September 28, 2010

Scientists Kick Off Malaria Meeting In Washington

On Tuesday, scientists and doctors throughout the world kicked off a meeting in Washington today to discuss progress made in developing a vaccine against malaria, and the news is expected to be good.

"People are excited that we may finally have a vaccine that can be registered and in use in five years, and making a huge contribution to what has been an uphill battle for too long," Gwynne Oosterbaan, vice president of international consultants Global Health Strategies, told AFP news.

"There's light at the end of the tunnel," she said

The "RTS,S" malaria vaccine will be one of the stars at the meeting.  GlaxoSmithKline and the PATH Malaria Vaccine Initiative developed the vaccine, with funding from the philanthropic foundation set up by Microsoft billionaire Bill Gates and his wife, Melinda.

The vaccine is in Phase III trials, which tests a vaccine's safety and efficacy on a large scale in seven African countries, including Burkina Faso, Gabon, Ghana, Kenya, Malawi, Mozambique and Tanzania.  Enrollment is targeted to reach 16,000 children and infants.

Results of the Phase III trials showed that RTS,S was 53 percent effective against clinical falciparum malaria in young children, the most vulnerable to the mosquito-born illness.

The vaccine was up to 65 percent effective in infants.

The Malaria Vaccine Initiative said that if successful, the Phase III testing and licensing of the vaccine would make it a "first generation malaria vaccine that is at least 50 percent effective against severe disease and death, and that lasts more than one year."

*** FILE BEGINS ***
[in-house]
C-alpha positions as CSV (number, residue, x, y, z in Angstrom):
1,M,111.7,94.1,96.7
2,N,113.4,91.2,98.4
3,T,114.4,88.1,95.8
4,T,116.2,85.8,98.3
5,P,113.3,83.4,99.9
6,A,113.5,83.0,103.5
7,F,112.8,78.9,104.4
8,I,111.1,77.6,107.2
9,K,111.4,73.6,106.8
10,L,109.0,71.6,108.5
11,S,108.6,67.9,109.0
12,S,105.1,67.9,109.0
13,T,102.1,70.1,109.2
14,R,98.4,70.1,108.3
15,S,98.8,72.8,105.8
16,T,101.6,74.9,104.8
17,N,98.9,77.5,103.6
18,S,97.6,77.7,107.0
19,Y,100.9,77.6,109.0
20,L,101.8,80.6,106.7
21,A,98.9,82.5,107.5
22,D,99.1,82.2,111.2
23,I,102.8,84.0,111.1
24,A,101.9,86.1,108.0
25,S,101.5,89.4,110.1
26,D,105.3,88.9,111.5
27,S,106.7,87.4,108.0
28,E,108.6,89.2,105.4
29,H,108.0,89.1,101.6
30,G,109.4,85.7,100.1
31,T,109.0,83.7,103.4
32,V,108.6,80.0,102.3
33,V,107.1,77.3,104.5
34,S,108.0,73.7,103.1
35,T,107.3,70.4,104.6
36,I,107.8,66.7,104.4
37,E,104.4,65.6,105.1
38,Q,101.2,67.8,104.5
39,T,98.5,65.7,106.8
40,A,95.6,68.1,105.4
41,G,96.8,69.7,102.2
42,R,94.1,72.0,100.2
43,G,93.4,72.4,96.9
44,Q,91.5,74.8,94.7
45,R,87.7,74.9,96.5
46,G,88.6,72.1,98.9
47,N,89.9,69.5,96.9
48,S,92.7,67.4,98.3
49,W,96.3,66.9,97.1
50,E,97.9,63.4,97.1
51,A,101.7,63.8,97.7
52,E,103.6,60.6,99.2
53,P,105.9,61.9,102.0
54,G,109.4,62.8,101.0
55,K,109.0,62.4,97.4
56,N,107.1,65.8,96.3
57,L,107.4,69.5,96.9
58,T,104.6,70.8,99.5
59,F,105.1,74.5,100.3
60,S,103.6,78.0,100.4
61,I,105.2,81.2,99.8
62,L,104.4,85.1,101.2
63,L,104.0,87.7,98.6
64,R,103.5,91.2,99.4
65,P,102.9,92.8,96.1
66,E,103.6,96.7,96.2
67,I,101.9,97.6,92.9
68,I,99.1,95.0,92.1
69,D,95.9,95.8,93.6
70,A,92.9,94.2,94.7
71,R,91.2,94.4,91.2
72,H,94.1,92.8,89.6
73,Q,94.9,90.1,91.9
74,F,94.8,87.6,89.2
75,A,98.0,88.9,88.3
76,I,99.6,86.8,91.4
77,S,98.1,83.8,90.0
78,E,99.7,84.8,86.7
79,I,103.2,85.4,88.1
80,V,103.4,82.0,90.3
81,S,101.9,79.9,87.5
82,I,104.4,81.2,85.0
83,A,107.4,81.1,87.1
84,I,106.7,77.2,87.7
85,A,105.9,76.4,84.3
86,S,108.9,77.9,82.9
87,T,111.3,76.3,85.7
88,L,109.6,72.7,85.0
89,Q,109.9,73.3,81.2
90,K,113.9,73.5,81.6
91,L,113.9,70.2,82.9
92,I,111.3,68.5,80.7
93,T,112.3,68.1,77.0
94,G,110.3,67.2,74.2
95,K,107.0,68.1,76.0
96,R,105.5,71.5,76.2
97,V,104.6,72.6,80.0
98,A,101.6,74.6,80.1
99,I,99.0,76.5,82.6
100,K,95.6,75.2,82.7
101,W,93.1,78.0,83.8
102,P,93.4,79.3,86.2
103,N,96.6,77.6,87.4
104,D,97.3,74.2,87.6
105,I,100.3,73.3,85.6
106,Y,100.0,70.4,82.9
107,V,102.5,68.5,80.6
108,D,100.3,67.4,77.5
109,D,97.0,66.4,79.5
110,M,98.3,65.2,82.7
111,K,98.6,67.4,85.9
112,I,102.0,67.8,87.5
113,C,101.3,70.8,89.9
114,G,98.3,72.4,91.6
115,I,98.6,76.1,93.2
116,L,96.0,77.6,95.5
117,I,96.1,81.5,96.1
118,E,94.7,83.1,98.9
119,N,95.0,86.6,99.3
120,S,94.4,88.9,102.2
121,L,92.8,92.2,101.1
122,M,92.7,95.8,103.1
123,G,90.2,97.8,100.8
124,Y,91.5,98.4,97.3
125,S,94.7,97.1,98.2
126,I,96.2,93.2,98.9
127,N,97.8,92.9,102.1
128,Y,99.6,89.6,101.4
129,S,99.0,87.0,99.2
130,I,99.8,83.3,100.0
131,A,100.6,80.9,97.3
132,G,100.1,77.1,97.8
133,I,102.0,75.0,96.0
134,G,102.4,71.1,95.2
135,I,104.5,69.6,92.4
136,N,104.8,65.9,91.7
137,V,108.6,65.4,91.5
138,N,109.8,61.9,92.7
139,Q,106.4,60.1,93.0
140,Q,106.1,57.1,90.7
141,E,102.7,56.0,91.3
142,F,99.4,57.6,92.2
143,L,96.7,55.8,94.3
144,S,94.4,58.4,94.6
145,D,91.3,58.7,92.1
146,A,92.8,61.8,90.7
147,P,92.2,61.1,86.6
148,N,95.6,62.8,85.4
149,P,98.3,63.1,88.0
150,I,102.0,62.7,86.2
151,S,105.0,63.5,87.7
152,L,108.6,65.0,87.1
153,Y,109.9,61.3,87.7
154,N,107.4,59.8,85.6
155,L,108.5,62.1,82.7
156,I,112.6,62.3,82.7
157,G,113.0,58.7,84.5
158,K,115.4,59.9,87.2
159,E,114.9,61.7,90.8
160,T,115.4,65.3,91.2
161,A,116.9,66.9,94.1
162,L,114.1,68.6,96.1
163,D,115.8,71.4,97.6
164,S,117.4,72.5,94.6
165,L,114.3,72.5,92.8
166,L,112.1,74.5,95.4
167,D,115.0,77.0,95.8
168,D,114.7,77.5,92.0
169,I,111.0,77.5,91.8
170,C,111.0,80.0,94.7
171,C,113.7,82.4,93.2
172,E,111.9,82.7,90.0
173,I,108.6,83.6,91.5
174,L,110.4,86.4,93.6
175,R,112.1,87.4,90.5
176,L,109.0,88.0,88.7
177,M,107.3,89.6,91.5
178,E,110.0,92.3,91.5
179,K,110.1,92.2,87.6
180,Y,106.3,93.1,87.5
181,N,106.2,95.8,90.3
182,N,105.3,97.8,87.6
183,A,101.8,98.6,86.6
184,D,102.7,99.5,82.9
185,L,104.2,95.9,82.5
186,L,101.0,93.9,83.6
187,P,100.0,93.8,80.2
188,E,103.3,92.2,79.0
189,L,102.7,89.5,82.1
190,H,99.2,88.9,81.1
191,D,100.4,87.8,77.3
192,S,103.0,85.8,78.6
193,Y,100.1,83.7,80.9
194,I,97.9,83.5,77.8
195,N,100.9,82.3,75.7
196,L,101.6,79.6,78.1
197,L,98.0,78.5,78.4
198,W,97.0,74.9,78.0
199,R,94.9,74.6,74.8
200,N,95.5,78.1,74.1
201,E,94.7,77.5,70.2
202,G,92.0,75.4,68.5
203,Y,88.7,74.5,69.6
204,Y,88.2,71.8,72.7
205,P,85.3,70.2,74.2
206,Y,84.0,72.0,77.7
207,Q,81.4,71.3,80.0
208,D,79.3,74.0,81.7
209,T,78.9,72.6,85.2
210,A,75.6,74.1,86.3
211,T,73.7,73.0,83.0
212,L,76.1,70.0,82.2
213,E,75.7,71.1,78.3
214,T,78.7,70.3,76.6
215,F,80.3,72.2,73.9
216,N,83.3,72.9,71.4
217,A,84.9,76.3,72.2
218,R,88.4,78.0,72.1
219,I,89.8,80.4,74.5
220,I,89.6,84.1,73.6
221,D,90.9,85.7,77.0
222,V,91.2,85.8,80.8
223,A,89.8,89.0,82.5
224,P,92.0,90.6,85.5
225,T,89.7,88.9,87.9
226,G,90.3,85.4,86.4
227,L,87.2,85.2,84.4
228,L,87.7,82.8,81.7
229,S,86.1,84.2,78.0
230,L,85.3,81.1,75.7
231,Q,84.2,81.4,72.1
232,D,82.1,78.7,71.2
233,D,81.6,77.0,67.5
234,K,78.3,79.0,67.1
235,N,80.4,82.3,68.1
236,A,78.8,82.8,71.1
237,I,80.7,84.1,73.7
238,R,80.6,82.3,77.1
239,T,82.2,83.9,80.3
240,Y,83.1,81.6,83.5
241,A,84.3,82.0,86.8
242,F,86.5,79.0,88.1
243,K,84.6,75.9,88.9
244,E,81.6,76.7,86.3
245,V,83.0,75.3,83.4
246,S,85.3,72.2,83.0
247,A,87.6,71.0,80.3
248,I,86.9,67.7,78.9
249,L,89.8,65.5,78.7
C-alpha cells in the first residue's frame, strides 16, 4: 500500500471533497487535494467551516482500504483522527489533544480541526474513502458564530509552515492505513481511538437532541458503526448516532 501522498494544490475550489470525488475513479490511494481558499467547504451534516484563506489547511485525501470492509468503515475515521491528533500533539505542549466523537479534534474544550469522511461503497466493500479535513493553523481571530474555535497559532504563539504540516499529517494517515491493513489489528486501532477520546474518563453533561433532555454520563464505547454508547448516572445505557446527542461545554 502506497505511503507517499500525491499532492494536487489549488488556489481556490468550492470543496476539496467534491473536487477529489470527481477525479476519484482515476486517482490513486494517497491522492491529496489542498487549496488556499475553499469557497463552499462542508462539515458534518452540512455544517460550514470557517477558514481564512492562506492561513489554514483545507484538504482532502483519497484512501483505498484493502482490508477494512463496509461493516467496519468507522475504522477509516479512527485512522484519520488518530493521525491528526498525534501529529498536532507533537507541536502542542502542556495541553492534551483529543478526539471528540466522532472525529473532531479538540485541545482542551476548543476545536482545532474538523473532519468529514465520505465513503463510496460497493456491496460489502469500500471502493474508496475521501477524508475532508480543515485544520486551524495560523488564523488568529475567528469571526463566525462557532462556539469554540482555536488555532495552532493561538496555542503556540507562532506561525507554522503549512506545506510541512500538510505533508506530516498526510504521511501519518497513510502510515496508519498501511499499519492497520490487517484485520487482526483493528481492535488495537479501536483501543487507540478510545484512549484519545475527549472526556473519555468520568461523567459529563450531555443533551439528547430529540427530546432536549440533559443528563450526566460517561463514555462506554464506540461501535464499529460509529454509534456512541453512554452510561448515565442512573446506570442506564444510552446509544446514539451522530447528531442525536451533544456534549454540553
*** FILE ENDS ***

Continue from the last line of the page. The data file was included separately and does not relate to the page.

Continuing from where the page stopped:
"This vaccine has been 25 years in the making and it's taken people from all walks of life to pull it together to make it happen," Oosterbaan told AFP.

Christian Ockenhouse and Thomas Ritchie will be among the keynote speakers at the meeting, along with GSK researcher Joe Cohen, one of the inventors of RTS,S.

Over a third of the world's population is at risk of contracting malaria, a disease that kills about 900,000 people every year.  The falciparum strain of malaria is the most deadly form of the illness, which is caused by a parasite carried by mosquitoes.

The organizers of the Washington conference said that about 200 people die of malaria every hour of every day every year, most of them children in Africa.

They said that Malaria is one of the main obstacles to socio-economic development in Africa, and developing effective vaccines against the disease would have an enormous effect on reducing its negative impact.


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